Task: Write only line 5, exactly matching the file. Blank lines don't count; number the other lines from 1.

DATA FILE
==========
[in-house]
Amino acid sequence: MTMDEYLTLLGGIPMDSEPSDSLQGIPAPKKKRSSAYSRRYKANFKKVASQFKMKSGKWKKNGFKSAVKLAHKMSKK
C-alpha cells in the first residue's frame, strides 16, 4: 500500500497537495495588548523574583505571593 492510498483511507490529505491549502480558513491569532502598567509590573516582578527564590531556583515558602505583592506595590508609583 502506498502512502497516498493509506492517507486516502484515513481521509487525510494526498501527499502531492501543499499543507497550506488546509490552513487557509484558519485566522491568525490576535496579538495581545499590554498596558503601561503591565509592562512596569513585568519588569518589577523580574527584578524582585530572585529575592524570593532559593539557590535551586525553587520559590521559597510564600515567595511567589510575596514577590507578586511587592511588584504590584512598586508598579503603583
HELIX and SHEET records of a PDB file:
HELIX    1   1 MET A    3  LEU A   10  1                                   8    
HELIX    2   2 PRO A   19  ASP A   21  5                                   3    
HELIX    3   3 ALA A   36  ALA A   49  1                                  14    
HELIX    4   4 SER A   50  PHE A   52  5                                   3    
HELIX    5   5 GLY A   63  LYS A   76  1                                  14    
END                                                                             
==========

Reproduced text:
HELIX    1   1 MET A    3  LEU A   10  1                                   8    